The European Medicines Agency (EMA) has approved the Covid-19 vaccine made by US-German partnership Pfizer-BioNTech for children aged 12 to 15, allowing kids in the bloc to be vaccinated against the virus for the first time.
New data shows that the ‘Comirnaty’ vaccine is safe for the younger cohort, the EMA’s head of Biological Health Threats and Vaccine Strategy, Marco Cavaleri, told a press conference on Friday.
Cominarty is the brand name of the US-German jab. The jab will be administered the same way as it has been so far for people aged 16 and over, with two doses administered at least three weeks apart.
The EMA’s human medicines committee based its decision to approve the vaccine on a US clinical trial of around 2,000 children aged 12 to 15.
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Trial data showed that the immune response in this age group was “similar or even better” than that of young adults given the vaccine, Cavaleri said.
He added that the jab was “well-tolerated” and side effects were similar to those already witnessed among older recipients.
A final decision on the vaccine still needs to be made by the EU itself, before it will be up to individual member state governments whether or not they roll out the jab to younger teenagers.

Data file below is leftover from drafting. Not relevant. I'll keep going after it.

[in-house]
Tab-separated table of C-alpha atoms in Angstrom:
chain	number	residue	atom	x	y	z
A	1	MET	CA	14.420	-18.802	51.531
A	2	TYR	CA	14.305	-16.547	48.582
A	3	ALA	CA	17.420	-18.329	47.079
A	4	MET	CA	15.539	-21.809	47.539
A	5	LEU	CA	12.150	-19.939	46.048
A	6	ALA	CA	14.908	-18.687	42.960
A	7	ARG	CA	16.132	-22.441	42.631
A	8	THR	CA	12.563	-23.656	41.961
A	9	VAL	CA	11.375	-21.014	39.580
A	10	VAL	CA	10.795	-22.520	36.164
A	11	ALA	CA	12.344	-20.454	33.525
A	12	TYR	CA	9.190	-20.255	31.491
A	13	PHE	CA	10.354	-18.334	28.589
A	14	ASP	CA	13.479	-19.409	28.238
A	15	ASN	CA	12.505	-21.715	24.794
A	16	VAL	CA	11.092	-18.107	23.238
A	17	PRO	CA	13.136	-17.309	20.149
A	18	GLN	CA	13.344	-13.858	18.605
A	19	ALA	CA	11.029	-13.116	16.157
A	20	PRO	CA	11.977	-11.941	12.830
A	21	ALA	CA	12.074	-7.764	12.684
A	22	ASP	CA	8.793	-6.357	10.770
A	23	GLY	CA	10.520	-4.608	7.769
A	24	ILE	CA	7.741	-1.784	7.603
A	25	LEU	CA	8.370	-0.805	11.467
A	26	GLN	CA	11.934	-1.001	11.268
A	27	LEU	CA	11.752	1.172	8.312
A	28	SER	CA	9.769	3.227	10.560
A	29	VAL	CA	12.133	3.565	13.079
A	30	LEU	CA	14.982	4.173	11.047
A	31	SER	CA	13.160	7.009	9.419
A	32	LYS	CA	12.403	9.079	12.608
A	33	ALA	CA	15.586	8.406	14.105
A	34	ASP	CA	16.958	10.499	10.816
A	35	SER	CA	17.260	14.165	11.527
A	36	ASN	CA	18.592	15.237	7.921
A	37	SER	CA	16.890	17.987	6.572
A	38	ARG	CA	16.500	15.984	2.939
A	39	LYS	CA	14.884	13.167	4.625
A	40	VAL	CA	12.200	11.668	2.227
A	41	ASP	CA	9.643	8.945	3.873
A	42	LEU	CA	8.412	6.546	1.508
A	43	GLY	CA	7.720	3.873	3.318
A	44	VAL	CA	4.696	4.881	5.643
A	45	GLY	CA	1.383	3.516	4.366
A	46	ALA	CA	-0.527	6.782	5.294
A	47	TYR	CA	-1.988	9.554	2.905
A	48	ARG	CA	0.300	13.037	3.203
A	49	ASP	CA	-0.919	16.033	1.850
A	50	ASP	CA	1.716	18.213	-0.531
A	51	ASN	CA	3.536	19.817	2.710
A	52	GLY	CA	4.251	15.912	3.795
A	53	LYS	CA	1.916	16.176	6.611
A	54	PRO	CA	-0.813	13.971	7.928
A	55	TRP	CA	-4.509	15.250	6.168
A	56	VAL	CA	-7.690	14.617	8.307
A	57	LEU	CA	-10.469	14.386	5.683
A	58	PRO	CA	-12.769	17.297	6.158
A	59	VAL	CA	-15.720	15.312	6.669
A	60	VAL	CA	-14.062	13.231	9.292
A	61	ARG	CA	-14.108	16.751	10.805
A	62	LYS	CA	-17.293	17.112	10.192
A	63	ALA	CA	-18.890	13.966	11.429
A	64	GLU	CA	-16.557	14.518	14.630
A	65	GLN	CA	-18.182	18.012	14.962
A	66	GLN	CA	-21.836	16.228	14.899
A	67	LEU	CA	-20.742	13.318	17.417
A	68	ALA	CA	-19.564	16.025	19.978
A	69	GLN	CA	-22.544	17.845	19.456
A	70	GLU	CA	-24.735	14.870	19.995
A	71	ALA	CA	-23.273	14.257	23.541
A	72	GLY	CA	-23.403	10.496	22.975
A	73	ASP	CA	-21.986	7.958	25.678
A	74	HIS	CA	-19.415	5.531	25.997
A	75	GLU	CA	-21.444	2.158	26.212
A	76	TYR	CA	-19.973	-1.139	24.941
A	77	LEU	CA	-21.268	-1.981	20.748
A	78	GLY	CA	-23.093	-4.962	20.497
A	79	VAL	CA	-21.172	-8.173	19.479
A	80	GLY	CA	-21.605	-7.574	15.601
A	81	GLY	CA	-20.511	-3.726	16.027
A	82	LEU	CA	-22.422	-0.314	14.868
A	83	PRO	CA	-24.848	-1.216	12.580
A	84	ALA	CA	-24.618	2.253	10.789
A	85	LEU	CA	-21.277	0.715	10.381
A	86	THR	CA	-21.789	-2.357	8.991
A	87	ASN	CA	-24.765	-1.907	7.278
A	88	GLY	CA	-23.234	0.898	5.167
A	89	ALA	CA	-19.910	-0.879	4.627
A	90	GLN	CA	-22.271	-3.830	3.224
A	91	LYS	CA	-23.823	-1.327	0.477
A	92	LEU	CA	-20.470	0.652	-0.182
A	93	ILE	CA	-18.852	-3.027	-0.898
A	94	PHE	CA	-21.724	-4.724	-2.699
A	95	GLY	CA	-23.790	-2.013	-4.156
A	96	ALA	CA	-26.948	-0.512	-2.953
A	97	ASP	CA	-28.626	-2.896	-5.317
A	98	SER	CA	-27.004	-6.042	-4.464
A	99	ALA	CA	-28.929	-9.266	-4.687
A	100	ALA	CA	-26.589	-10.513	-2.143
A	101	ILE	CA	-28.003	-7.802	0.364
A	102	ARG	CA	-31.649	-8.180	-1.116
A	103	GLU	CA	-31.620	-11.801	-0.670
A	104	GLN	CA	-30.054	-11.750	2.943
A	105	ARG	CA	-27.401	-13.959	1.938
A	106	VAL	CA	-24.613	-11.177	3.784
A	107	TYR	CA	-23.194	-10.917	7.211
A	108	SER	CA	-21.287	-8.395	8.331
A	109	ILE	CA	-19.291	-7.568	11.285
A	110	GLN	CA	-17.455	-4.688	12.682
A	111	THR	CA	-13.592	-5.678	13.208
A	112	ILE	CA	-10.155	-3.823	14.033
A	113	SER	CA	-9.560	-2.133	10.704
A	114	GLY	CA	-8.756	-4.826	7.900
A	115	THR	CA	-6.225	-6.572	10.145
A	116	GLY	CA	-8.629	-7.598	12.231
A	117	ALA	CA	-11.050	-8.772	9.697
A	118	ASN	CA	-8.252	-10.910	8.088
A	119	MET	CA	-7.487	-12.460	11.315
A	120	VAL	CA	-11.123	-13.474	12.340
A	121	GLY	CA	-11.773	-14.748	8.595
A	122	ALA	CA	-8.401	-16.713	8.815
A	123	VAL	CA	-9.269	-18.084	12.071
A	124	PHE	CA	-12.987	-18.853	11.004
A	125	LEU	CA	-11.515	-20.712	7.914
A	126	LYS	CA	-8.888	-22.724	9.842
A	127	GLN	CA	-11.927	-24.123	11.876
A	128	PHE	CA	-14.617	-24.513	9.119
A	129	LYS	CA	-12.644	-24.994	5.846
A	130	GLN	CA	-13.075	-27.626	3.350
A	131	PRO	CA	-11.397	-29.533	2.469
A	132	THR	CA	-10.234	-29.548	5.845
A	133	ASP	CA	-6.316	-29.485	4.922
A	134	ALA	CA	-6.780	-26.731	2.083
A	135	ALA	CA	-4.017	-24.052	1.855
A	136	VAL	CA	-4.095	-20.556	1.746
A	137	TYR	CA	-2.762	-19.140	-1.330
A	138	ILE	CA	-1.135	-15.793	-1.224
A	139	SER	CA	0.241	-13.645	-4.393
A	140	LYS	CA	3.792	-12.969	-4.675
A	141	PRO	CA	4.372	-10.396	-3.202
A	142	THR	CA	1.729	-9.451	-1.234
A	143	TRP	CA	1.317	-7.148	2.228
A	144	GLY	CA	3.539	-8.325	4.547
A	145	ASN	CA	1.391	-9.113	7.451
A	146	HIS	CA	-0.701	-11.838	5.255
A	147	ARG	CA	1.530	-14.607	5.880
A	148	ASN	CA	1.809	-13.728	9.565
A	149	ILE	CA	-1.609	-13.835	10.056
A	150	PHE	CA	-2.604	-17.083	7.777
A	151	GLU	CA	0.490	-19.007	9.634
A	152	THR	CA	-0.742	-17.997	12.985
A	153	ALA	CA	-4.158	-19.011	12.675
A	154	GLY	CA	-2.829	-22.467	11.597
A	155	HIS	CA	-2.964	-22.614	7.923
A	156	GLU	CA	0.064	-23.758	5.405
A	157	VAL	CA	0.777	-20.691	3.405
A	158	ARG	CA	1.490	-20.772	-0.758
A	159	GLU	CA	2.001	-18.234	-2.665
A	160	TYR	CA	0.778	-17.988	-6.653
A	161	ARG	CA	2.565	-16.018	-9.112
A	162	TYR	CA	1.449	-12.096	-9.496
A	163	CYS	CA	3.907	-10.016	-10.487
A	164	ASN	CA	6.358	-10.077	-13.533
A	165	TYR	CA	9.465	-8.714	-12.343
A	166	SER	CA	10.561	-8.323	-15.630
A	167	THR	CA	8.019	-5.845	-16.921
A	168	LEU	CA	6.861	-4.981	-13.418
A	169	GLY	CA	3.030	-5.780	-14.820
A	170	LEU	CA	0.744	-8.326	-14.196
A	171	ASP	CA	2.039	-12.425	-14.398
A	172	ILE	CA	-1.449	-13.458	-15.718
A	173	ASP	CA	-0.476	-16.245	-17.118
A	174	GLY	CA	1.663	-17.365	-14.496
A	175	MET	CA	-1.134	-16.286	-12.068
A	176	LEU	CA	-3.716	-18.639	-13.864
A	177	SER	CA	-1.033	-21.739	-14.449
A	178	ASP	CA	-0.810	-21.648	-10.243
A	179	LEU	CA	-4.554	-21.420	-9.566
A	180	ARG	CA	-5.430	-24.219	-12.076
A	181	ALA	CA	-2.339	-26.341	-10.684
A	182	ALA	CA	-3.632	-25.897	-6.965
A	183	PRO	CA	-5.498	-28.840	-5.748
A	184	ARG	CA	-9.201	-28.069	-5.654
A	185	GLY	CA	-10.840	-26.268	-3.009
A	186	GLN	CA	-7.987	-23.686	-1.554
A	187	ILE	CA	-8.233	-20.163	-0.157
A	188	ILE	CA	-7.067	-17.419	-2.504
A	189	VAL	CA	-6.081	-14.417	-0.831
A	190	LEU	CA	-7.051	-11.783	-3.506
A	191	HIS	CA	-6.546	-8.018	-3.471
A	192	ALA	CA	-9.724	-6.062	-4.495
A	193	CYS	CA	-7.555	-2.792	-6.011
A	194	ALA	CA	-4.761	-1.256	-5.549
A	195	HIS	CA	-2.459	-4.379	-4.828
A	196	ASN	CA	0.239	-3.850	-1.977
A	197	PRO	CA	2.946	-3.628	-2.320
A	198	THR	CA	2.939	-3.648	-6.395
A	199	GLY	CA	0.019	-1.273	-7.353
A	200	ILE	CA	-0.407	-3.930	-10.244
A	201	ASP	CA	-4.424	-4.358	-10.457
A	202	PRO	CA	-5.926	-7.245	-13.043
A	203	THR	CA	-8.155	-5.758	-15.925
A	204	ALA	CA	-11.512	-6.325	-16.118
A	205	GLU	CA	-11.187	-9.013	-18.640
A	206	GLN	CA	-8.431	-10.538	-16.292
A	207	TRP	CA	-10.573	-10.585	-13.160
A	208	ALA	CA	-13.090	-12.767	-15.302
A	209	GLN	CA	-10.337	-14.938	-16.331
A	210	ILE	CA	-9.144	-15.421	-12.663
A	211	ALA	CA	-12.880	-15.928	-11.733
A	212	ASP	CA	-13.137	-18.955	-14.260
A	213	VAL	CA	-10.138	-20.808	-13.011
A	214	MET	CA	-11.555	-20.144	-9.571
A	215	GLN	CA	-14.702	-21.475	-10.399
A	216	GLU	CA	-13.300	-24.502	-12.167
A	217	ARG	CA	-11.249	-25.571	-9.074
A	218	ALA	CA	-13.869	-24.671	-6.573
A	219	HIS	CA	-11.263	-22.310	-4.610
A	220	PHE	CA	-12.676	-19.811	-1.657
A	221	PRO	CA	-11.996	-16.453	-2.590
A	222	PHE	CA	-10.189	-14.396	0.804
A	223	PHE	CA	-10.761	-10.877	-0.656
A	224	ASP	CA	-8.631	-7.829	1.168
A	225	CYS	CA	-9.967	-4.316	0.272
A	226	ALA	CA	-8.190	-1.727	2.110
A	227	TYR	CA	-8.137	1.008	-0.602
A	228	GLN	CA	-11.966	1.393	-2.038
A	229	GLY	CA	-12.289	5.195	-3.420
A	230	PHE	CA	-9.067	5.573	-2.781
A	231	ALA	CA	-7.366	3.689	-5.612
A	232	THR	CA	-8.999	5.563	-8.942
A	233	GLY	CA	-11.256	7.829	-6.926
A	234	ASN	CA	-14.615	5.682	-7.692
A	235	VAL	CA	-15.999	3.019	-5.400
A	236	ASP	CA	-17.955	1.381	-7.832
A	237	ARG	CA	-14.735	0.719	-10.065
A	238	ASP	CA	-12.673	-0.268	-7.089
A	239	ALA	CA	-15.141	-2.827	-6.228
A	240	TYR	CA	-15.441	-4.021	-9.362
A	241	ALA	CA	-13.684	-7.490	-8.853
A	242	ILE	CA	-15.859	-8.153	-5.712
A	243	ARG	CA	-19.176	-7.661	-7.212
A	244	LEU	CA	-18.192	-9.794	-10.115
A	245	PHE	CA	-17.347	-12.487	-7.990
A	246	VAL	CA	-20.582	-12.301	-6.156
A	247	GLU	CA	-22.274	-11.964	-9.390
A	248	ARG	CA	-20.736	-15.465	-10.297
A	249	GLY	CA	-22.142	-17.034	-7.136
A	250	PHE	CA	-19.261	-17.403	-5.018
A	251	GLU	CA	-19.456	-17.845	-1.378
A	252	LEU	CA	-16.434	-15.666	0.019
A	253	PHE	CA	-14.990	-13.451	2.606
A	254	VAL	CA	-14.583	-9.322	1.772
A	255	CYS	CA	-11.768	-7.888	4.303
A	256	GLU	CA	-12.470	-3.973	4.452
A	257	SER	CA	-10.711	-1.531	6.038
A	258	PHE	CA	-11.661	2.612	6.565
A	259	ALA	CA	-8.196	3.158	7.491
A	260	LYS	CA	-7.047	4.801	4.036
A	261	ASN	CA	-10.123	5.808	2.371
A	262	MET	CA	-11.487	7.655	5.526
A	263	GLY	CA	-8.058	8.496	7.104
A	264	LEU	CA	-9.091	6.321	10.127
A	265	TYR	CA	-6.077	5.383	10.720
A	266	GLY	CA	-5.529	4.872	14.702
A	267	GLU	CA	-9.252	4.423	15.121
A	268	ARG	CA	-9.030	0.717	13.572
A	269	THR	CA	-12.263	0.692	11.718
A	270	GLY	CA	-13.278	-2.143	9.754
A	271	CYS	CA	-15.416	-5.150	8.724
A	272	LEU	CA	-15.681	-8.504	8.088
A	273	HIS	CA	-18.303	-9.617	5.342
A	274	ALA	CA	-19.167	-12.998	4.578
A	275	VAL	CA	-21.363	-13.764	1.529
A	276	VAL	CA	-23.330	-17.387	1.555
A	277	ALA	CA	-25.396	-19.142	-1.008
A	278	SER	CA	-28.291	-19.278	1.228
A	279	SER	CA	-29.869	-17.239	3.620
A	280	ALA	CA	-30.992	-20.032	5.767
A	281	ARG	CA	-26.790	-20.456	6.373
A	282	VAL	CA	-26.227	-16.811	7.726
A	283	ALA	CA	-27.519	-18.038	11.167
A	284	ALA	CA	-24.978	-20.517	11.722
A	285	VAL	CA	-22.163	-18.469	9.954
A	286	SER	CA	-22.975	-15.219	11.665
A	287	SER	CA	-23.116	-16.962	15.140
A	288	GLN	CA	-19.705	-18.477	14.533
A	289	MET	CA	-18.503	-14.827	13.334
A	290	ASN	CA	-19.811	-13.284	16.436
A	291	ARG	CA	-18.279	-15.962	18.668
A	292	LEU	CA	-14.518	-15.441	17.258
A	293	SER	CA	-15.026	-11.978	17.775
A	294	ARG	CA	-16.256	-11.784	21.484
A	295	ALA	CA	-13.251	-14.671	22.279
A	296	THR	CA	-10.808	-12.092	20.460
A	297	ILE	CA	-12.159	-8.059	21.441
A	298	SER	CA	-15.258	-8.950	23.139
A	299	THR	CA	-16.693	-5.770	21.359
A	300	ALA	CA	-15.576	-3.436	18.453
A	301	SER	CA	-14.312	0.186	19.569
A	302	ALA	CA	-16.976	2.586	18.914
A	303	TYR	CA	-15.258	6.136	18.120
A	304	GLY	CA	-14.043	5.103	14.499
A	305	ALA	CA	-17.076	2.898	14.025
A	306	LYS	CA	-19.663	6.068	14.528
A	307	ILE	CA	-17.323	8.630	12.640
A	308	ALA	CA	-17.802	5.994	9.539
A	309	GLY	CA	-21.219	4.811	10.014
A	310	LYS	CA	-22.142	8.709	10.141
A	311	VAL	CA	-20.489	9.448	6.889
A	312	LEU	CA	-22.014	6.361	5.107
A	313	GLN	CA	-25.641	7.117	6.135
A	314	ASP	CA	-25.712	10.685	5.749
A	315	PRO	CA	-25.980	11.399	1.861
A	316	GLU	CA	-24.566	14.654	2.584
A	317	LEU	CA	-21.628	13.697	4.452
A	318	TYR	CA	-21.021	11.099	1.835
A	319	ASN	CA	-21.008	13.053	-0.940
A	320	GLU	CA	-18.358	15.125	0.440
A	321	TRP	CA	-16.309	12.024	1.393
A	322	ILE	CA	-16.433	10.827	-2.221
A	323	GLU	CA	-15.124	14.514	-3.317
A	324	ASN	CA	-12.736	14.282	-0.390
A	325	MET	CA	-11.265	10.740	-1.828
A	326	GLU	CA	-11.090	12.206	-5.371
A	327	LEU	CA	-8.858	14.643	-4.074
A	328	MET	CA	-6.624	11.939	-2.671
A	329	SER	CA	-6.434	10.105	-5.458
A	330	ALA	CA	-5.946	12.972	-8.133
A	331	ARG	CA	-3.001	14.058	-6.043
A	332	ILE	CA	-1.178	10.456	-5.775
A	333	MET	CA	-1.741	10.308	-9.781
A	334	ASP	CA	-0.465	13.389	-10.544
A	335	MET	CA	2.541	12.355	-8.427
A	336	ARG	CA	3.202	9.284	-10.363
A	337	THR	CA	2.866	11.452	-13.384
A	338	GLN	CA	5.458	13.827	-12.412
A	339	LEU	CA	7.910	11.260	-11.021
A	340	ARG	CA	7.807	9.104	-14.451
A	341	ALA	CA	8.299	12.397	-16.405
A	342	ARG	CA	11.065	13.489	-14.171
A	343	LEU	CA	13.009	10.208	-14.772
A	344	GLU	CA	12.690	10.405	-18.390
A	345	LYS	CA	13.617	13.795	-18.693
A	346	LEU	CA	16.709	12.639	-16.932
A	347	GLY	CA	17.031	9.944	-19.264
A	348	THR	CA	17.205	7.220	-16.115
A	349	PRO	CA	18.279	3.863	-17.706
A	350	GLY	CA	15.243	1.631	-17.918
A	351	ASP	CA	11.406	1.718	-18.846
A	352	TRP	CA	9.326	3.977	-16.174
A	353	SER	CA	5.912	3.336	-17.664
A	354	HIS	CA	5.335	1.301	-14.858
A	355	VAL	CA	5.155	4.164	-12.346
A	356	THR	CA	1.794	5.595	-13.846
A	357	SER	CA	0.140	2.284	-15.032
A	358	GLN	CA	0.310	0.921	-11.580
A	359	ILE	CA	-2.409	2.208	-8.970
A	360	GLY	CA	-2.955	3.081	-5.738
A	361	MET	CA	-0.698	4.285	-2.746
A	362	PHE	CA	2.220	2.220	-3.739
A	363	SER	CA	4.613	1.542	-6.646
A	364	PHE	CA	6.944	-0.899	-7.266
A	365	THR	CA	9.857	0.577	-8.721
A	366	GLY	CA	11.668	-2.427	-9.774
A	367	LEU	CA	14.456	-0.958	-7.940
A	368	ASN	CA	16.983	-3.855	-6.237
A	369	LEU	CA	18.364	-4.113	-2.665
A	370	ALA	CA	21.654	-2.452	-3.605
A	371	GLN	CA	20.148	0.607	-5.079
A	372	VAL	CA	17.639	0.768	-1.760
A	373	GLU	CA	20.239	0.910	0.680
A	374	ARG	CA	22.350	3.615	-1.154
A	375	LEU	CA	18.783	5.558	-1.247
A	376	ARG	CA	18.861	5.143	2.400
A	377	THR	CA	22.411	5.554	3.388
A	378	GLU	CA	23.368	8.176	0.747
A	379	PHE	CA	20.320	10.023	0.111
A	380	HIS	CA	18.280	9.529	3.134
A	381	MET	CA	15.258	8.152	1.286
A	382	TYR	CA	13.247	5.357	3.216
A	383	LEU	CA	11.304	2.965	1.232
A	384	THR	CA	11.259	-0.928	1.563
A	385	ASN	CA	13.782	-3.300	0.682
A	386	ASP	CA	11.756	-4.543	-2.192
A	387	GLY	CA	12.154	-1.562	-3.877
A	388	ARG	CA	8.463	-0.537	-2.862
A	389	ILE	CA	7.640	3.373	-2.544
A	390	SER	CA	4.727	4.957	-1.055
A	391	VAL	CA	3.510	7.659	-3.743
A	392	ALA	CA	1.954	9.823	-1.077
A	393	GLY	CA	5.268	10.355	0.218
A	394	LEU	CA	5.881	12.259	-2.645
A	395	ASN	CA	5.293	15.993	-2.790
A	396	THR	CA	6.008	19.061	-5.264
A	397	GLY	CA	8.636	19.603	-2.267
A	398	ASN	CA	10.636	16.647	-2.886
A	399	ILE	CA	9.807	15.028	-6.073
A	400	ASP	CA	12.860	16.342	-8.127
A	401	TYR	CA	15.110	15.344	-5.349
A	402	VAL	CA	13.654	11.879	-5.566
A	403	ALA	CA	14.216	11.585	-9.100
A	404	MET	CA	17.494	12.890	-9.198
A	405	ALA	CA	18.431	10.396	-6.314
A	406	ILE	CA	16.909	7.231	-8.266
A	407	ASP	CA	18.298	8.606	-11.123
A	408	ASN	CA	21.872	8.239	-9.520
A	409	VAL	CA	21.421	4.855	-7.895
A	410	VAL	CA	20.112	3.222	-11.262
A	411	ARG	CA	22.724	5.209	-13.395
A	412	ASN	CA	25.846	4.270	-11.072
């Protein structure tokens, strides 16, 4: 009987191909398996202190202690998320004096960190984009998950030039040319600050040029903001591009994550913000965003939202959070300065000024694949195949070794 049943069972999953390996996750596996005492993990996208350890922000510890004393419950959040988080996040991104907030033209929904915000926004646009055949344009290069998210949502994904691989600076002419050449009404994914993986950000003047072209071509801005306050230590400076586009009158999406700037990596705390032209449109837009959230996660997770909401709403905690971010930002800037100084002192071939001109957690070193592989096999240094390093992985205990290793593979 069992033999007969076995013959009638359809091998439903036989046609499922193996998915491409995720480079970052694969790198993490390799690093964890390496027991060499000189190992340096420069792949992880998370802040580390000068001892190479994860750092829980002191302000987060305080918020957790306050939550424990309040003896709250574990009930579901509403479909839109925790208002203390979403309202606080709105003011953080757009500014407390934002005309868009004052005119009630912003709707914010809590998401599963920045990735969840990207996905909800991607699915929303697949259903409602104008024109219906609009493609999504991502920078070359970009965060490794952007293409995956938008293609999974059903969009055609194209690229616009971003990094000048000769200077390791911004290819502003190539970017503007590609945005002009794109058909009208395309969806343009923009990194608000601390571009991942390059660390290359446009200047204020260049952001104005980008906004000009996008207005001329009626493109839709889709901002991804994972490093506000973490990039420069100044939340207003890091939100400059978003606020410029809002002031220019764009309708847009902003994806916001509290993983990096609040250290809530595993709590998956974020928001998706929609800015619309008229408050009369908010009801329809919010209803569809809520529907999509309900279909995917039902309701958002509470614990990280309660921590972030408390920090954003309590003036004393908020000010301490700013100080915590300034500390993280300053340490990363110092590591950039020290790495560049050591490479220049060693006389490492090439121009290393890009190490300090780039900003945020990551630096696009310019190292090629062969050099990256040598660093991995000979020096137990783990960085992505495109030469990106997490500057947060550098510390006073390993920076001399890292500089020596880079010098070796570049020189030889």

The move follows the US Food and Drug Administration’s decision earlier this month to approve Pfizer’s vaccine for children aged 12 to 15.
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The US regulator said clinical trial data showed the vaccine was 100% effective in preventing Covid-19 in children of this age group.
On Friday Cavaleri also said the EU was working to increase production capacity for Pfizer in Europe, saying that further vaccine manufacturing sites would be approved as soon as possible to boost the rollouts of member states.
Earlier in 2021 the bloc was hit by a shortfall in jabs after AstraZeneca fell short of delivery targets to the EU, citing European production issues.
In January Pfizer also shipped fewer doses to some EU nations than had been expected while the company carried out upgrades to boost its production capacity.
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